OK, more back-story: Edgar (Patty's bro, in case you already forgot) had made a fortune in stocks, and then lost it. He married a young Russian Jewish woman named Galina. She insisted on spending lots of money on expensive clothes and things. And then she embraced Orthodox Judaism and insisted on having lots of babies.
Patty goes to visit her sister Abigail. She's as self-involved as ever. She wants the money from the estate to start a female comedy troupe and tour Europe.
She also explains that Galena recently hit a school crossing guard with her car. And they didn't have insurance, so now they owe lots and lots of money to the insurance companies. So any income they have will go towards that debt. So they shouldn't get any piece of the house.
Abigail also says lots of mean things to Patty, about herself and Walter.
Then Patty goes to see Edgar and Galina. The estate is a strange sight: big pallets of wholesale food outside, donated by their local rabbi and synagogue. Cows on the tennis court. Edgar on a tractor. Galena surrounded by cute, messy little kids.
They claim that the grandfather wanted the house to stay in the family, and be a farm. Galena does most of the talking, and basically talks smack about the other family members. This isn't helping anything.
Patty is discouraged and leaves. She goes to see Veronica, her other sister, who until now we have never met. She lives in Manhattan.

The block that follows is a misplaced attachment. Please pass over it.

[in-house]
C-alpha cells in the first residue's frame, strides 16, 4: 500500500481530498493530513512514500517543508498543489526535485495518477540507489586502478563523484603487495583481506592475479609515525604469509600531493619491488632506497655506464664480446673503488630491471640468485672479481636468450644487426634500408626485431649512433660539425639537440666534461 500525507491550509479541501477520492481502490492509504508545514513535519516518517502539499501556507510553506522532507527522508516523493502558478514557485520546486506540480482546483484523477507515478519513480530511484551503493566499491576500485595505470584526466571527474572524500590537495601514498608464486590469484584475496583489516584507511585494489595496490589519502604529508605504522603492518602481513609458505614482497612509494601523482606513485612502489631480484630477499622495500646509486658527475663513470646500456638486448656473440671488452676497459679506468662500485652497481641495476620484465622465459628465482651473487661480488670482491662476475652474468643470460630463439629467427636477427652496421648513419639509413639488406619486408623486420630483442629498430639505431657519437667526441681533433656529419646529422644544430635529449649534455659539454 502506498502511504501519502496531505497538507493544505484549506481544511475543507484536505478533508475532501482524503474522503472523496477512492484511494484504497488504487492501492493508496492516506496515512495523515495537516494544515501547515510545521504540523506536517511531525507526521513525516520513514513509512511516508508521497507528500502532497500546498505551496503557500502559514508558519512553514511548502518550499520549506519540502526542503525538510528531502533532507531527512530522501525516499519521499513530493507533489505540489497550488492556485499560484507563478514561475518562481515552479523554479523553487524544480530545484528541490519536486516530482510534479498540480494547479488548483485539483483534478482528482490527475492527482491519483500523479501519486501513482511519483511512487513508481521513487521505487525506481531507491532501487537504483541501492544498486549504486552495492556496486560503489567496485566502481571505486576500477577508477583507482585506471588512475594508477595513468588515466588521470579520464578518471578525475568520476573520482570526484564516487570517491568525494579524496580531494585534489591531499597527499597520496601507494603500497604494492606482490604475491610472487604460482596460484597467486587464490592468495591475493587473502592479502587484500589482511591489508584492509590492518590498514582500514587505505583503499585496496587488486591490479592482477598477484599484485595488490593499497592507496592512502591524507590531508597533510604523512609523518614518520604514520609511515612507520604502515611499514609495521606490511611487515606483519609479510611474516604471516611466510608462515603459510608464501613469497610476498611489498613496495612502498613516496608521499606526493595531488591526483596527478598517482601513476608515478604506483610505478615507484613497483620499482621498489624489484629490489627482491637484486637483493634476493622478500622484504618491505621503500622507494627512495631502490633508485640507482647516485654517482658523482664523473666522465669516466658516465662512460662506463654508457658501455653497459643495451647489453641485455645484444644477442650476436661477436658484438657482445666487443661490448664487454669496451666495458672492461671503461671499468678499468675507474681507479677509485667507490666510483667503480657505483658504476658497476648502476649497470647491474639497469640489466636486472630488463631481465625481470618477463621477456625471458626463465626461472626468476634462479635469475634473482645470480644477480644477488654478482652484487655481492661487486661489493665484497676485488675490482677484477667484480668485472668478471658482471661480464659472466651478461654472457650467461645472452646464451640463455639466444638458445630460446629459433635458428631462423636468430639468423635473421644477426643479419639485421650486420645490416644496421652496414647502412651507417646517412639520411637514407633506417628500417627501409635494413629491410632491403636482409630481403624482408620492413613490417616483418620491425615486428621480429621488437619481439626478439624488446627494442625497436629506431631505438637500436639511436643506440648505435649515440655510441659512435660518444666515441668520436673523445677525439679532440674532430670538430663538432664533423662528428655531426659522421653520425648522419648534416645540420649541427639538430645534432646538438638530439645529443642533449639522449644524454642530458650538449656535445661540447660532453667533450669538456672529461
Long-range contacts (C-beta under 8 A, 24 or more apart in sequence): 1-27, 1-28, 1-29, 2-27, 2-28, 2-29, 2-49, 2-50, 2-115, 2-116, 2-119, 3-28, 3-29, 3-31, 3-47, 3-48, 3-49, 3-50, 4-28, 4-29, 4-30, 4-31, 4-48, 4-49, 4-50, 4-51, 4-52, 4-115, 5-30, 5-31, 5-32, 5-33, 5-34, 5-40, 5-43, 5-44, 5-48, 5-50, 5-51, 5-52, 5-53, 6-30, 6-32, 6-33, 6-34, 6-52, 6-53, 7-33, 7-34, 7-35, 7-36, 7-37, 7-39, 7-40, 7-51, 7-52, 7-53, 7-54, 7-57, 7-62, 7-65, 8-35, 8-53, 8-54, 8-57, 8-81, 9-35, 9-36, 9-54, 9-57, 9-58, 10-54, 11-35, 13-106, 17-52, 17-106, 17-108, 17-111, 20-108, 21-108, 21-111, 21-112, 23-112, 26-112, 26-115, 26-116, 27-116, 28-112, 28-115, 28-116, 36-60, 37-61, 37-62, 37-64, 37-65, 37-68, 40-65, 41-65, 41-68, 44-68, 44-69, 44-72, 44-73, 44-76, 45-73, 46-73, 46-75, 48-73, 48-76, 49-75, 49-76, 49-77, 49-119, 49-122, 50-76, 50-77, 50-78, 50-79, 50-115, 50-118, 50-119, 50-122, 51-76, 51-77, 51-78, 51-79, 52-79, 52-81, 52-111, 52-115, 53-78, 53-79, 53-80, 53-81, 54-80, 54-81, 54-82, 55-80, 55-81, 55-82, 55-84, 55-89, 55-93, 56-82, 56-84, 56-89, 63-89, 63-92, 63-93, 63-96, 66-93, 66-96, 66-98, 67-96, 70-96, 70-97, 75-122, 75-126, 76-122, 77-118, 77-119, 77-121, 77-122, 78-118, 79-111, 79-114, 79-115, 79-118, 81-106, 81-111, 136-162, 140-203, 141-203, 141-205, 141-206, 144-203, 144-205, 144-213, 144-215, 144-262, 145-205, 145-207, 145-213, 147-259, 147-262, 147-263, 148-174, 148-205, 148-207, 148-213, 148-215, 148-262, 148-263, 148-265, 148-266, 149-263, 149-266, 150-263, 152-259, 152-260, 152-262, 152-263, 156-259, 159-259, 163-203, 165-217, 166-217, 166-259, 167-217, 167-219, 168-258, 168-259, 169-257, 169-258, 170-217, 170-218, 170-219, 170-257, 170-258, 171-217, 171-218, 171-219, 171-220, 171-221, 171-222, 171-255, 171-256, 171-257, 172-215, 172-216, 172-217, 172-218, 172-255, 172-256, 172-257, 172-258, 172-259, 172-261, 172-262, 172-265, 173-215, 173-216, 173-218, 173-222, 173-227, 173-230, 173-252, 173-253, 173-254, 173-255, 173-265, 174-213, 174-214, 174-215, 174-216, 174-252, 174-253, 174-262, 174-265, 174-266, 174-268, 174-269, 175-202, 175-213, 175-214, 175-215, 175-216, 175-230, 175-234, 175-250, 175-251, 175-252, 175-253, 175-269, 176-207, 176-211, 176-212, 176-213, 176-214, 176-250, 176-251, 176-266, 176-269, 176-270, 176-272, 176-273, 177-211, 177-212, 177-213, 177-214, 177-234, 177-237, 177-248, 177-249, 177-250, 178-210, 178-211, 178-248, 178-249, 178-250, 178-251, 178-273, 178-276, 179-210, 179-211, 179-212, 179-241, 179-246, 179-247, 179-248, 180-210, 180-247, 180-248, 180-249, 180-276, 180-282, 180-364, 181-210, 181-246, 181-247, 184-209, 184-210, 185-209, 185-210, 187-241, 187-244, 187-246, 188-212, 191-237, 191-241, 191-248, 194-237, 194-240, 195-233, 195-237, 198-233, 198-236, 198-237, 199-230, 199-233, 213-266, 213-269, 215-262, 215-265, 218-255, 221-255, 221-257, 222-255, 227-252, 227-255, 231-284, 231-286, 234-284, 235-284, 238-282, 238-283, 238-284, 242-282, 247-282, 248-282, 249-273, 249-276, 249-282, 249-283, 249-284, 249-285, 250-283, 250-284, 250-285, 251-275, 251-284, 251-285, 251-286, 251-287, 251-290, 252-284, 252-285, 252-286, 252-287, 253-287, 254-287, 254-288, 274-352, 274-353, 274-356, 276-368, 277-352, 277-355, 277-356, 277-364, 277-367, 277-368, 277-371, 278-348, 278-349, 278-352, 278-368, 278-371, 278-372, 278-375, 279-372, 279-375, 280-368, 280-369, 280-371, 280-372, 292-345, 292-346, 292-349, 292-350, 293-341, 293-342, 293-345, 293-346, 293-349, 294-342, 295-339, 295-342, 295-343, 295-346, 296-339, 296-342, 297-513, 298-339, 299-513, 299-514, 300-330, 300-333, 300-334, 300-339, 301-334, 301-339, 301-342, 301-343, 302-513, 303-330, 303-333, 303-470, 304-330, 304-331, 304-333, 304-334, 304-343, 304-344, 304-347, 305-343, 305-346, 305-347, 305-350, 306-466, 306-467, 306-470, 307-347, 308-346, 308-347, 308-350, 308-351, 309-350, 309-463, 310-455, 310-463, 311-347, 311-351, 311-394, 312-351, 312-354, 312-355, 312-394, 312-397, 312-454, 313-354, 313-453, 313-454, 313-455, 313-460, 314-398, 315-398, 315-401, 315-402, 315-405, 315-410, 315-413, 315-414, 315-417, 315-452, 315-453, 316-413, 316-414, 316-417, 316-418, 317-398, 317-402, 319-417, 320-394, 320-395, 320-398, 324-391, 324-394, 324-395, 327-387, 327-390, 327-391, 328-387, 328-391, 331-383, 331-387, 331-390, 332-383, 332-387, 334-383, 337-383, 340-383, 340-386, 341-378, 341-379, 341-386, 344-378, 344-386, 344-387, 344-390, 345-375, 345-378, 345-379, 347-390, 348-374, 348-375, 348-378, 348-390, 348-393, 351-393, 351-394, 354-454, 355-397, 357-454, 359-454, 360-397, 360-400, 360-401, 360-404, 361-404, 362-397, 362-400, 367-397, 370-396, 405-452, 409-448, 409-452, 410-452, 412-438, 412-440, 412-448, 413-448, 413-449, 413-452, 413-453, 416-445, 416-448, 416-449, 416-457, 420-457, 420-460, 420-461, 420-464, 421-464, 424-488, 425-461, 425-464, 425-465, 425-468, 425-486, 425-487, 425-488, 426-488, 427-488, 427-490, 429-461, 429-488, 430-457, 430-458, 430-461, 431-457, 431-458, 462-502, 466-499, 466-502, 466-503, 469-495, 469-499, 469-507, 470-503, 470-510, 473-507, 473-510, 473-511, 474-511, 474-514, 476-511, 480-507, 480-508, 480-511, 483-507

She was previously a painter and dancer. Now she's a secretary who sometimes still paints. She wants the money so she can quit working, because working is a big drag.
She doesn't like having to spend time with Abigail, either.
Finally she goes back to Westchester, and wonders why all her siblings are so unsuccessful, when their parents managed to achieve so much.
Also, she finally asks Joyce why she never attended any of her basketball games.
Joyce doesn't have a good reason. She says it was totally selfish and wrong, and takes full responsibility for that.
Finally, Patty devises a plan: the estate will be sold, and Joyce will give half of the money to Ray's brothers. Joyce will also keep some of the money herself, to dispense funds to Edgar and Galina as they need them. Abigail and Veronica get the money they want.
Patty accepts $75,000 herself, to help start a new life on her own.
Surprisingly enough, pretty much everyone in the family gets what they want, and puts it to good use. Wowza.
Patty settles down in Brooklyn, and stays for five years, "working as a teacher's aide in a private school, helping first-graders with their language skills and coaching softball and basketball in the middle school" (2.4.7).
She speaks to Jessica very often, and has (finally) developed a great relationship with her.
Things with Joey are rather less perfect, mostly because of her strained relationship with Connie.
Joey has become enormously successful, starting his own sustainable, shade-grown coffee business.
Jessica is in literary publishing: not the most lucrative industry.
Patty ends this last chapter by saying she's 52 now, and really wishes Walter would take her back.
Oh, but first, one last thing: where she got the idea to write this last chapter.
She ran into Richard Katz on the street one day, in downtown Manhattan. He looks older, and his glasses make him look almost sophisticated.
He has a steady girlfriend, and has been doing classy orchestral pieces and scoring work.
They go for a drink and catch up. She tells him how much she misses Walter.